Saturday, April 25, 2009

Book Review: The Grey Ghost

The Grey Ghost
by Julie Hahnke
illustrated by Marcia Christensen

In 16th century Scotland, eleven-year-old Angus was out with the sheep when his family, members of the Macnab clan, were attacked and killed by the rival Campbell clan. The Campbells are bent on destroying all the clans and controlling the Scottish Highlands, and Angus finds himself alone in the wilderness. But when help arrives in the form of a pine marten and a goshawk, who are able to communicate mentally with Angus, he decides to take matters into his own hands and do what he can to help his clan.

The Grey Ghost is a short book that's a fairly easy read, although some of the words, including a few Scottish ones, may be challenging for some readers. The language and descriptions are lovely, without slowing down the pace of the story. The beautifully-detailed pencil sketches are an integral part of the story; they provide additional information not included in the words, and in some cases help the reader to understand what's happening.

The story is moving, as the losses Angus suffers are tragic, and there are themes of loyalty and leadership. Comic relief is provided by the goshawk, Yann, and the ever-hungry pine marten, Tethera, easily my favorite character in the story.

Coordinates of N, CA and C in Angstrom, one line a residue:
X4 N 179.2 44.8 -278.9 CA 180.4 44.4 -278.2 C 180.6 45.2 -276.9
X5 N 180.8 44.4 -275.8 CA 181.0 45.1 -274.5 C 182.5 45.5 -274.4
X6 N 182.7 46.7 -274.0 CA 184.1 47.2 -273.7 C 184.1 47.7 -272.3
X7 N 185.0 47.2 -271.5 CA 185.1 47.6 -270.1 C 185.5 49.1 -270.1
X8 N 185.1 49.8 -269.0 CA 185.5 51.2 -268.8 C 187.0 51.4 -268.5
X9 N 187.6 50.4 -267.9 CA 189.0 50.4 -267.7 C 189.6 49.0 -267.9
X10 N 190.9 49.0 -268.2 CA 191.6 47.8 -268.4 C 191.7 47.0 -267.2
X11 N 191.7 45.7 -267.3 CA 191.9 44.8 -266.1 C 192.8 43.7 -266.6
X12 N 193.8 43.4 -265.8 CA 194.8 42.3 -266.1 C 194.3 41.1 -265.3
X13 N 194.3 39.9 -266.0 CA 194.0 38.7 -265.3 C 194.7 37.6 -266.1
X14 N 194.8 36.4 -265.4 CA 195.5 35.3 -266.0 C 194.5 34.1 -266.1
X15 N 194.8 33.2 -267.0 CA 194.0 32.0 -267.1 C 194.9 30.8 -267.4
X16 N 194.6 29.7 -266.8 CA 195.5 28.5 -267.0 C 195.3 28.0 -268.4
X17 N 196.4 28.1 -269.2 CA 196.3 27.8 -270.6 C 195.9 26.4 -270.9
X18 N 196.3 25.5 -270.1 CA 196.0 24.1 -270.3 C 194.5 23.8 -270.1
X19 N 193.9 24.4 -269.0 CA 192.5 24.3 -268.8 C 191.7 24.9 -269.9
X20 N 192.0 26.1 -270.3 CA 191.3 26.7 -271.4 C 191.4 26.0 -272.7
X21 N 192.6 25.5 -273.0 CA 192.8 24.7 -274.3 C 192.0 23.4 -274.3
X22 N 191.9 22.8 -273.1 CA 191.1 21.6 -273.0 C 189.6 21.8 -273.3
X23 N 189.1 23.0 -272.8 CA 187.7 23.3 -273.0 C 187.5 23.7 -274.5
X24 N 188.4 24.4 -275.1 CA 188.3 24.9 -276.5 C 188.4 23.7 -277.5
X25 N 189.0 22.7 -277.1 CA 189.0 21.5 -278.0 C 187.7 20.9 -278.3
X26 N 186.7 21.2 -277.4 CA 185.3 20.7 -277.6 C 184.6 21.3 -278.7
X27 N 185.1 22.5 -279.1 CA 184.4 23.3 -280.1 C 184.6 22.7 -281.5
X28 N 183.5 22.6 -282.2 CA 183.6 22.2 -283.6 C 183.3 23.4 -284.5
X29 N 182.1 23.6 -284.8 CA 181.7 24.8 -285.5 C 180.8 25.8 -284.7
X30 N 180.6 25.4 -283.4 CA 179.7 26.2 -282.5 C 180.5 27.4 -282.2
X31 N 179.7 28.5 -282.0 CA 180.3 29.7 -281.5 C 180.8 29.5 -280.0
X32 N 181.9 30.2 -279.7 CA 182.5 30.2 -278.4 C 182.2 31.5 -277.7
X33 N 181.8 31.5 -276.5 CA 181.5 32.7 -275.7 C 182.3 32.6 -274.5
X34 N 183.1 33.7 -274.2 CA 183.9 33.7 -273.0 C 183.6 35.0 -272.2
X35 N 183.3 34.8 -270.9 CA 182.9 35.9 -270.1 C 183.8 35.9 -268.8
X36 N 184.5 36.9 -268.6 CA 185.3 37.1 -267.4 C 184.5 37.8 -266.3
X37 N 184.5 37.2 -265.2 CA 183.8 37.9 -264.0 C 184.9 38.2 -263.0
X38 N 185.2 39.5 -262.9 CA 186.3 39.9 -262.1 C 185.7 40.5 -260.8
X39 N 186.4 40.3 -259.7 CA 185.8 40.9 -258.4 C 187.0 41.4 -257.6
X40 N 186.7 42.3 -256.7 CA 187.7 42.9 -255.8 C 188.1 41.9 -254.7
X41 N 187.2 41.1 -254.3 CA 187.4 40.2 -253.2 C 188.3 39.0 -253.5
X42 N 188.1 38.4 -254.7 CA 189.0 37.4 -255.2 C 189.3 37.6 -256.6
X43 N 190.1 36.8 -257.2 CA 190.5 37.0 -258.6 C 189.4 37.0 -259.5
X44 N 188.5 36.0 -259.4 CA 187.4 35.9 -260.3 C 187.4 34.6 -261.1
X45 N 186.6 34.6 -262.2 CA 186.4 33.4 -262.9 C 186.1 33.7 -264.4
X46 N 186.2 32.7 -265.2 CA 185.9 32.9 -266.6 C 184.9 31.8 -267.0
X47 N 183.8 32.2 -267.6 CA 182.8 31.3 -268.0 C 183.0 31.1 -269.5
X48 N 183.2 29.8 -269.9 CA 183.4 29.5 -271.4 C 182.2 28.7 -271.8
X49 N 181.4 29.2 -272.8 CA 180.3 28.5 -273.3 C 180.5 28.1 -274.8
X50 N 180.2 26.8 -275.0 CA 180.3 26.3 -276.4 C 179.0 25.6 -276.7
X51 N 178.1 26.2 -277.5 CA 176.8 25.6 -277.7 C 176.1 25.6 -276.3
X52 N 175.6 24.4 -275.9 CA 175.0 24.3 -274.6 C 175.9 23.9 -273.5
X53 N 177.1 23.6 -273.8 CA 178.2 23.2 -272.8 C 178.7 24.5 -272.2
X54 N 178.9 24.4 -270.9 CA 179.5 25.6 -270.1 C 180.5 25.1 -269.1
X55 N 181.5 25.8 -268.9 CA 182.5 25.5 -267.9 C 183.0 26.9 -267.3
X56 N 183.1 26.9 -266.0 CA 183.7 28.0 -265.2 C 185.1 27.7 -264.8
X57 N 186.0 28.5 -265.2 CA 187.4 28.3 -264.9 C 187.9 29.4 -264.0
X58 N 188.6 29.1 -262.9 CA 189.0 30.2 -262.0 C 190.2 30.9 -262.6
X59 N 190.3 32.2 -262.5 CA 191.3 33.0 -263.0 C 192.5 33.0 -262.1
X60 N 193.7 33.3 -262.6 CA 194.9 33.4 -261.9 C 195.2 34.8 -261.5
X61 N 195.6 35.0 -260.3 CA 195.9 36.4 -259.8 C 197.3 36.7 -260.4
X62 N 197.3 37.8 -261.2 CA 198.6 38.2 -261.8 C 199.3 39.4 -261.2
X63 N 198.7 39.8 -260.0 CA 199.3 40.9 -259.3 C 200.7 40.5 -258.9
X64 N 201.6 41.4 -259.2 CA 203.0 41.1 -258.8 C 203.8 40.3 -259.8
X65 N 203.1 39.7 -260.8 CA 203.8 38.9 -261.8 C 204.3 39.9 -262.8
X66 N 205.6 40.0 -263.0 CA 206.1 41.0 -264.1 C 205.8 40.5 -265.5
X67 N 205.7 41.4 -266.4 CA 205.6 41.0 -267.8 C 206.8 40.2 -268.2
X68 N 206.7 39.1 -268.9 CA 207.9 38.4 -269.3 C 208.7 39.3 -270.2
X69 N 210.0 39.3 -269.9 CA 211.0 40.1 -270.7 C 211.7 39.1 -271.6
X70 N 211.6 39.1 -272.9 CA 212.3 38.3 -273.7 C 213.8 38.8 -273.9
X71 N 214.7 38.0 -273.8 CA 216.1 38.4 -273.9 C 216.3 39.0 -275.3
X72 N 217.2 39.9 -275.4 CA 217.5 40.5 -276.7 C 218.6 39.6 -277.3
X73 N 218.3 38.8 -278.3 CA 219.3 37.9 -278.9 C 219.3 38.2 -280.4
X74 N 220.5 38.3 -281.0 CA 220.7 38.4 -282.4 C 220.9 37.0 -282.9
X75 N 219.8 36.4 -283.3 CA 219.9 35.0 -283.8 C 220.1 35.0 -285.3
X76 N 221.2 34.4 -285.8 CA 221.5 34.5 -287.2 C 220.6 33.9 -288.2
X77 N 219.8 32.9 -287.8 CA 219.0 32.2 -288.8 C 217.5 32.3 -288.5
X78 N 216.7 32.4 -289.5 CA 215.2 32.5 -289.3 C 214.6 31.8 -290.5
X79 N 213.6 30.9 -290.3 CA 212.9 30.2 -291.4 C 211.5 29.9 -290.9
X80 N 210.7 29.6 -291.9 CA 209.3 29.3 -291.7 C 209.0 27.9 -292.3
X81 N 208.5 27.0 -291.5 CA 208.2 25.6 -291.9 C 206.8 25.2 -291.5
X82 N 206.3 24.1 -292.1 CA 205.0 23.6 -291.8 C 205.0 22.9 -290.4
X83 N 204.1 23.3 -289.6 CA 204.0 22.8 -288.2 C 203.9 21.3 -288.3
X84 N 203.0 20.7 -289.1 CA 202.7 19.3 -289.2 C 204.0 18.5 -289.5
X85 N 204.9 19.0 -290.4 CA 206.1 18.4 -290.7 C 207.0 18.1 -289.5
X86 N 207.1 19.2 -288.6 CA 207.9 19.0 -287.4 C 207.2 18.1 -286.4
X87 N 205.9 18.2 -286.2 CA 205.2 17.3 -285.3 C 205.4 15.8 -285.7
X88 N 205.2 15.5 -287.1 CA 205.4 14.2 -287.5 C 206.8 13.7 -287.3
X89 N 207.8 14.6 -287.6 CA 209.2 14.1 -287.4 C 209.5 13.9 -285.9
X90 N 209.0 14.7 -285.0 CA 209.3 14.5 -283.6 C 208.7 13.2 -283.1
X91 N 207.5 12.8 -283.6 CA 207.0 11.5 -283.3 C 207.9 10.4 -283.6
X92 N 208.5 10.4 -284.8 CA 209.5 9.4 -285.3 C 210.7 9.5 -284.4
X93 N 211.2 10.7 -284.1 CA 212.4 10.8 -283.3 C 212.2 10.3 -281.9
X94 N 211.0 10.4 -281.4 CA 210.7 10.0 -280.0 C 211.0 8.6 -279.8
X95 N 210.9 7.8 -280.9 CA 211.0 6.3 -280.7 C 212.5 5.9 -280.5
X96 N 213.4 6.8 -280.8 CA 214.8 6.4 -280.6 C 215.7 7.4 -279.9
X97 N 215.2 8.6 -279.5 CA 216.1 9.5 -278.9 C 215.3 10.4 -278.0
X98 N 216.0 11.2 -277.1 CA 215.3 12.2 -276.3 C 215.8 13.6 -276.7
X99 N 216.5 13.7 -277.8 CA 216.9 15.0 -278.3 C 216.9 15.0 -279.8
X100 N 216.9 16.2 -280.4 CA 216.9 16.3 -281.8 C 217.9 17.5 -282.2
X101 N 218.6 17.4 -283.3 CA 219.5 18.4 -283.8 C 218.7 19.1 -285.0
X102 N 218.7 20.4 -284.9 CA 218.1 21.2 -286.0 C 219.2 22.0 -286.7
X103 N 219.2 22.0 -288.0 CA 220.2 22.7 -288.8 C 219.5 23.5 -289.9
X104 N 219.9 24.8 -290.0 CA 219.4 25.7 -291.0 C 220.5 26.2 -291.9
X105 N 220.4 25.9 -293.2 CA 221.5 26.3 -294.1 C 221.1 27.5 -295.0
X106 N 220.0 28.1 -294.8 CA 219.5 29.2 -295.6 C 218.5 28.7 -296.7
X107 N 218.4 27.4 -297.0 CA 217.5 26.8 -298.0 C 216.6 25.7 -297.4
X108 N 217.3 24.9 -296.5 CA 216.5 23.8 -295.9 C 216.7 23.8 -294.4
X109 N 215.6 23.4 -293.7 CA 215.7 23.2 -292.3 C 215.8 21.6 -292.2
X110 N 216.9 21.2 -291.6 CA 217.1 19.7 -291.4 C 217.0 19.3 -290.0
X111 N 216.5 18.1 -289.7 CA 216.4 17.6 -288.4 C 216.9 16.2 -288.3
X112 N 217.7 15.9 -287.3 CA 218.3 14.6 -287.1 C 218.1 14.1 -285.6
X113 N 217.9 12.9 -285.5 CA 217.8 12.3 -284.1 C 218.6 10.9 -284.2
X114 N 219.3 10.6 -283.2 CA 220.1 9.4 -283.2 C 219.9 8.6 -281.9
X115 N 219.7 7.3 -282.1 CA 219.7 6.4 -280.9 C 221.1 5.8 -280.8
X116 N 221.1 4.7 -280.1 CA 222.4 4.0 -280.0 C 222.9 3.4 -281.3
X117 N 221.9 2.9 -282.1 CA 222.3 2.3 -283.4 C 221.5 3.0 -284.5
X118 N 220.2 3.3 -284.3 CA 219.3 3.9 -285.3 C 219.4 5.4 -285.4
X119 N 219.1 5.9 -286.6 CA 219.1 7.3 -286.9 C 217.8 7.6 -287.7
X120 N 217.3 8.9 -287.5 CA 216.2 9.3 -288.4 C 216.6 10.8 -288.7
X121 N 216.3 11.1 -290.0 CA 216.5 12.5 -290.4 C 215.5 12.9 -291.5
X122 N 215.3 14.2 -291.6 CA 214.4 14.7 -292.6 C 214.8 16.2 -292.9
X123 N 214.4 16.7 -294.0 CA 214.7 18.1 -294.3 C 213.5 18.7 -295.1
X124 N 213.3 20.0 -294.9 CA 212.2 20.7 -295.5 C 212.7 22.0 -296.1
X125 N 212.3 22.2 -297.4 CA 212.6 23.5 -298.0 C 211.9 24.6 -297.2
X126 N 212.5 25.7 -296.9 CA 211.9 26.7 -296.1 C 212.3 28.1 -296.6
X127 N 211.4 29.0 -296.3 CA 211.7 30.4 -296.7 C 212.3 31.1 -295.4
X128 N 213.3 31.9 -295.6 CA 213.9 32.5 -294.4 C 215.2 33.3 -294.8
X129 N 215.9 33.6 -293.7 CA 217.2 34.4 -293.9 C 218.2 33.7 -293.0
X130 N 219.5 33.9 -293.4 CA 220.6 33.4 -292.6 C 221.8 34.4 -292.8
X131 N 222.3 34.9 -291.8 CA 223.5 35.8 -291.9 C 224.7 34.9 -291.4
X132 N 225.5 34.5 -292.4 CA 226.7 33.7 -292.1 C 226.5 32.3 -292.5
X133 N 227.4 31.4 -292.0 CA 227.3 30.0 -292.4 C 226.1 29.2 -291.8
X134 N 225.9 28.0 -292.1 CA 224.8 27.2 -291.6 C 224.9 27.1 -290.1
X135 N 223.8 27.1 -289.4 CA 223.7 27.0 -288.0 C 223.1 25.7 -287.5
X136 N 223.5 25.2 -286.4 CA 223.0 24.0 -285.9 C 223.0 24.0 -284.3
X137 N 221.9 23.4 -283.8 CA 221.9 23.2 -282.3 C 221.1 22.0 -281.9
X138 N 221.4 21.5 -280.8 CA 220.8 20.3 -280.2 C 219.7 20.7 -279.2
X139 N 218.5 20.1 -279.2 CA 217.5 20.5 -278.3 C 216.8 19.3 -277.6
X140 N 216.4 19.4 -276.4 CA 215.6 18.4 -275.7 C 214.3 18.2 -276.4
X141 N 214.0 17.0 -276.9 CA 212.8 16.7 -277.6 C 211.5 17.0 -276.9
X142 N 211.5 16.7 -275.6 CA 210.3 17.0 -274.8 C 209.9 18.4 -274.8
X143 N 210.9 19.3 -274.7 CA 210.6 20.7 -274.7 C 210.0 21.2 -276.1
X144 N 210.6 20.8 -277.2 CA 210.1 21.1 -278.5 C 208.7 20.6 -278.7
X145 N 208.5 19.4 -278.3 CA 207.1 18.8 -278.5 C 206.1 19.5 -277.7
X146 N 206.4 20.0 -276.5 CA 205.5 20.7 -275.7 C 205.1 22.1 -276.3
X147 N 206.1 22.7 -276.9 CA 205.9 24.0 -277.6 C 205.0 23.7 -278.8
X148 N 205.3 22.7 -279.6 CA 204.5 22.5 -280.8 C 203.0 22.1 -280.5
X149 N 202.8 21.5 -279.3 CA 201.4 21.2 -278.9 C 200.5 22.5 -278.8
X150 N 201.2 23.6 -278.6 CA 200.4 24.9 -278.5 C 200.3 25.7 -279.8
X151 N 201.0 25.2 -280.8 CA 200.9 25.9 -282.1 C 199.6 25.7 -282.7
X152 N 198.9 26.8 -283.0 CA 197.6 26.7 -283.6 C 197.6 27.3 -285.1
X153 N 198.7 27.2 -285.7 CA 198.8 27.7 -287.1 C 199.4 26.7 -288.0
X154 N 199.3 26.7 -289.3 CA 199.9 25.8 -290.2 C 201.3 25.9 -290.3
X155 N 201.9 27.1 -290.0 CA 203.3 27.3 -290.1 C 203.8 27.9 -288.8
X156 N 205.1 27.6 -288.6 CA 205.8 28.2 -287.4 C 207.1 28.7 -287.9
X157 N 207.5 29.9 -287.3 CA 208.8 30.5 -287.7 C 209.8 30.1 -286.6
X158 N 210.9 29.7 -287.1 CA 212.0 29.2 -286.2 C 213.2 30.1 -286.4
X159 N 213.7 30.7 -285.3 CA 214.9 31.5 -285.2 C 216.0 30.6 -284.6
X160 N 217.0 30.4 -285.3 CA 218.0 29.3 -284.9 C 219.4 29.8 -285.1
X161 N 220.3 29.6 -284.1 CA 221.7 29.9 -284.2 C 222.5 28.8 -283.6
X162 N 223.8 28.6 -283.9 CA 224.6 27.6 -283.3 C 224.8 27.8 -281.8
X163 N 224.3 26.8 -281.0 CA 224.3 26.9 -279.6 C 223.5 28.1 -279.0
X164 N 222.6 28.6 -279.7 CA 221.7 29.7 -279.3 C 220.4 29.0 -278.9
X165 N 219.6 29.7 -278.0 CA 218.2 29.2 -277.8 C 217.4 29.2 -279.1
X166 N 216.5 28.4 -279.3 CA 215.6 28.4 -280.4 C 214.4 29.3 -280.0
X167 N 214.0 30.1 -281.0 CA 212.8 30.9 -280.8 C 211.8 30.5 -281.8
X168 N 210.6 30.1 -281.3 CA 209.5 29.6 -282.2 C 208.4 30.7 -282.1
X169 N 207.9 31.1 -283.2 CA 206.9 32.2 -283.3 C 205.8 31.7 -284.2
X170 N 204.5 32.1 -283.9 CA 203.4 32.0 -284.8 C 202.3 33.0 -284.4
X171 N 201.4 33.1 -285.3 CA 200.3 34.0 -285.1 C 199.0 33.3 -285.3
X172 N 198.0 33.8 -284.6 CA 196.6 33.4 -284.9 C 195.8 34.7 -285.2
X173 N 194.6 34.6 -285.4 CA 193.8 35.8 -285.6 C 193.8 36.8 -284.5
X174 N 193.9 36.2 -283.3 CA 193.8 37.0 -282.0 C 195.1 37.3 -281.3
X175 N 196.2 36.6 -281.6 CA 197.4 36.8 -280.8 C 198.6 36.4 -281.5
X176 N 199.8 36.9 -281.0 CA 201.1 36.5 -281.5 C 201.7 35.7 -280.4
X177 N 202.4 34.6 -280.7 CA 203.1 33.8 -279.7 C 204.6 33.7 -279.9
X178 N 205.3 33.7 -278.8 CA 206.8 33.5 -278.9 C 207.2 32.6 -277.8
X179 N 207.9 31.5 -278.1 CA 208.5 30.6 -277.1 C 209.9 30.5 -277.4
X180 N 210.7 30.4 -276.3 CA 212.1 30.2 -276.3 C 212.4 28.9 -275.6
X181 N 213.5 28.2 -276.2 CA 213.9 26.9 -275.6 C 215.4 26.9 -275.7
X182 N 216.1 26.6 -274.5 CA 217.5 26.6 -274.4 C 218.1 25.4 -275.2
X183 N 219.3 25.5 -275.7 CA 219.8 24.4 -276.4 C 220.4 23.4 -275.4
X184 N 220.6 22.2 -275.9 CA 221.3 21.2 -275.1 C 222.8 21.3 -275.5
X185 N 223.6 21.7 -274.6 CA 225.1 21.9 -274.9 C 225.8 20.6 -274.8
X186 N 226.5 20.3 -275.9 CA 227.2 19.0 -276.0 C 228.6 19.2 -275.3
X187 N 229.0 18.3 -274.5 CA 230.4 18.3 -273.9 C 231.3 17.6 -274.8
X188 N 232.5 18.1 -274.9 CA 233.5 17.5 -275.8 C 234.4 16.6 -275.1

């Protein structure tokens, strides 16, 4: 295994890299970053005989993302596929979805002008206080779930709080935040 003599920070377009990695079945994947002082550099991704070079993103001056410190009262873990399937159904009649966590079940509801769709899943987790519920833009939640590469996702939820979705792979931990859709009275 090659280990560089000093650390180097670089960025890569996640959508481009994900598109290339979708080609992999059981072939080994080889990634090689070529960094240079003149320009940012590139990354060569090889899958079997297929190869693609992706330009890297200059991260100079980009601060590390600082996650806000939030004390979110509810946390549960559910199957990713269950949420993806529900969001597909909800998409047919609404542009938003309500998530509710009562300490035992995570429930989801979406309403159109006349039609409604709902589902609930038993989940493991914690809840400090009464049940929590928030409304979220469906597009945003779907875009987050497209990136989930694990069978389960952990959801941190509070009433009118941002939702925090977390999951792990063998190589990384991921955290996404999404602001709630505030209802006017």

Angus doesn't try to take on the entire Campbell clan by himself; instead he sets out to accomplish achievable goals that, while still requiring significant risk and heroism on the part of the boy, are fairly believable. Angus is quite an appealing character. As he works towards his goals, displaying both heroism and compassion for the people of the land, Angus develops maturity, depth, and leadership that he has no idea he possesses.

With its illustrations and simple, humorous, and exciting story, I think that The Grey Ghost would be an appealing book for reluctant readers, although the language may be challenging for some. A few scenes, such as a severed head and a picture of a corpse with worms coming out of an eye socket, may be too intense for sensitive readers, although those same scenes will appeal to other readers.


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